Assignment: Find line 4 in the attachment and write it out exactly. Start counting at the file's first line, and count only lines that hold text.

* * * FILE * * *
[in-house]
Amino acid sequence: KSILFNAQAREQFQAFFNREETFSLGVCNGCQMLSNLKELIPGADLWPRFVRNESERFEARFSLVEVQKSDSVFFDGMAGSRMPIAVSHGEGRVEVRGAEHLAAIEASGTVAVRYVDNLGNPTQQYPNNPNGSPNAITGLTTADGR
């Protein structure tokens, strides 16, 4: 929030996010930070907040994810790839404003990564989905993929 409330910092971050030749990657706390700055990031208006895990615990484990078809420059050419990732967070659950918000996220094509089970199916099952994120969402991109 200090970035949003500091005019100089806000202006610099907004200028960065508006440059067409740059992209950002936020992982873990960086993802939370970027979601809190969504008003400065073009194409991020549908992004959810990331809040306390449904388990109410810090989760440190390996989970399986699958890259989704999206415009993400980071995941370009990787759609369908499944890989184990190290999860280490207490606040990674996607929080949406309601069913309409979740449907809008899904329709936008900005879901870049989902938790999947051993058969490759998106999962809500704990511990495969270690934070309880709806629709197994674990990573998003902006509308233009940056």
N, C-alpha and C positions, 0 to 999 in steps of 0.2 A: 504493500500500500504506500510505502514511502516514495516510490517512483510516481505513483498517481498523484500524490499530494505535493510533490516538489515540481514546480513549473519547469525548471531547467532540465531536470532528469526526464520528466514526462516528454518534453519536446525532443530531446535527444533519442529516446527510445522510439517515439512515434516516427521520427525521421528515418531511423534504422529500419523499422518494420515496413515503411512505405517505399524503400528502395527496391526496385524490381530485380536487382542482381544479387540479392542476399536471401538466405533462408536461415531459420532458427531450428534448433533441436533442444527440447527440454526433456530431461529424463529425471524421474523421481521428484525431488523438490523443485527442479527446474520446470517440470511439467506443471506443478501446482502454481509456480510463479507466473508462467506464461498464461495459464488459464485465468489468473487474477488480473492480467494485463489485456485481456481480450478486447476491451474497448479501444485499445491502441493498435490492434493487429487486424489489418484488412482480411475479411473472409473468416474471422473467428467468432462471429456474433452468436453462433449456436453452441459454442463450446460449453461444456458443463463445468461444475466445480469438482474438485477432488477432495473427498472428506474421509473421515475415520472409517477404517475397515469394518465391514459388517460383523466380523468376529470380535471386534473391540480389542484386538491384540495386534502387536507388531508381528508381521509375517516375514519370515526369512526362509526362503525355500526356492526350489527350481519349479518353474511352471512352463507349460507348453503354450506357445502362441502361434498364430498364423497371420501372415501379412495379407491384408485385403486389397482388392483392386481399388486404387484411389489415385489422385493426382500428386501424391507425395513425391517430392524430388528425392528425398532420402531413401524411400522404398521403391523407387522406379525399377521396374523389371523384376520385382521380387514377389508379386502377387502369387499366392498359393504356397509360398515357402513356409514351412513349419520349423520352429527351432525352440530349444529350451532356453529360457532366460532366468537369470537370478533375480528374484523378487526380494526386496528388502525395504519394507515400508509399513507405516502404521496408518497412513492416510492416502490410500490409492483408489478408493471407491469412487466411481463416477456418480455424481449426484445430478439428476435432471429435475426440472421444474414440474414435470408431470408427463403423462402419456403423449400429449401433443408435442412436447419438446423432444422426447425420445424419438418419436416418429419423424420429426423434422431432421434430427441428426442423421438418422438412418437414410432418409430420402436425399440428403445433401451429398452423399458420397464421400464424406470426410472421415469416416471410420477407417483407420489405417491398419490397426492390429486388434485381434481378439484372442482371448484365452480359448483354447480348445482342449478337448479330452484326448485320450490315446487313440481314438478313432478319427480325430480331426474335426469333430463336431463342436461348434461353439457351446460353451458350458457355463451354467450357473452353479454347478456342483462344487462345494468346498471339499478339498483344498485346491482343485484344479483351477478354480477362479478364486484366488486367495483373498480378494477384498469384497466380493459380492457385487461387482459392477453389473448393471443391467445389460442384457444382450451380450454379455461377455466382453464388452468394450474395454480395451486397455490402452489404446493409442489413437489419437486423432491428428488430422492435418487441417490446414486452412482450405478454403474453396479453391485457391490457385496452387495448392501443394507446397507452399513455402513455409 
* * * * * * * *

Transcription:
N, C-alpha and C positions, 0 to 999 in steps of 0.2 A: 504493500500500500504506500510505502514511502516514495516510490517512483510516481505513483498517481498523484500524490499530494505535493510533490516538489515540481514546480513549473519547469525548471531547467532540465531536470532528469526526464520528466514526462516528454518534453519536446525532443530531446535527444533519442529516446527510445522510439517515439512515434516516427521520427525521421528515418531511423534504422529500419523499422518494420515496413515503411512505405517505399524503400528502395527496391526496385524490381530485380536487382542482381544479387540479392542476399536471401538466405533462408536461415531459420532458427531450428534448433533441436533442444527440447527440454526433456530431461529424463529425471524421474523421481521428484525431488523438490523443485527442479527446474520446470517440470511439467506443471506443478501446482502454481509456480510463479507466473508462467506464461498464461495459464488459464485465468489468473487474477488480473492480467494485463489485456485481456481480450478486447476491451474497448479501444485499445491502441493498435490492434493487429487486424489489418484488412482480411475479411473472409473468416474471422473467428467468432462471429456474433452468436453462433449456436453452441459454442463450446460449453461444456458443463463445468461444475466445480469438482474438485477432488477432495473427498472428506474421509473421515475415520472409517477404517475397515469394518465391514459388517460383523466380523468376529470380535471386534473391540480389542484386538491384540495386534502387536507388531508381528508381521509375517516375514519370515526369512526362509526362503525355500526356492526350489527350481519349479518353474511352471512352463507349460507348453503354450506357445502362441502361434498364430498364423497371420501372415501379412495379407491384408485385403486389397482388392483392386481399388486404387484411389489415385489422385493426382500428386501424391507425395513425391517430392524430388528425392528425398532420402531413401524411400522404398521403391523407387522406379525399377521396374523389371523384376520385382521380387514377389508379386502377387502369387499366392498359393504356397509360398515357402513356409514351412513349419520349423520352429527351432525352440530349444529350451532356453529360457532366460532366468537369470537370478533375480528374484523378487526380494526386496528388502525395504519394507515400508509399513507405516502404521496408518497412513492416510492416502490410500490409492483408489478408493471407491469412487466411481463416477456418480455424481449426484445430478439428476435432471429435475426440472421444474414440474414435470408431470408427463403423462402419456403423449400429449401433443408435442412436447419438446423432444422426447425420445424419438418419436416418429419423424420429426423434422431432421434430427441428426442423421438418422438412418437414410432418409430420402436425399440428403445433401451429398452423399458420397464421400464424406470426410472421415469416416471410420477407417483407420489405417491398419490397426492390429486388434485381434481378439484372442482371448484365452480359448483354447480348445482342449478337448479330452484326448485320450490315446487313440481314438478313432478319427480325430480331426474335426469333430463336431463342436461348434461353439457351446460353451458350458457355463451354467450357473452353479454347478456342483462344487462345494468346498471339499478339498483344498485346491482343485484344479483351477478354480477362479478364486484366488486367495483373498480378494477384498469384497466380493459380492457385487461387482459392477453389473448393471443391467445389460442384457444382450451380450454379455461377455466382453464388452468394450474395454480395451486397455490402452489404446493409442489413437489419437486423432491428428488430422492435418487441417490446414486452412482450405478454403474453396479453391485457391490457385496452387495448392501443394507446397507452399513455402513455409 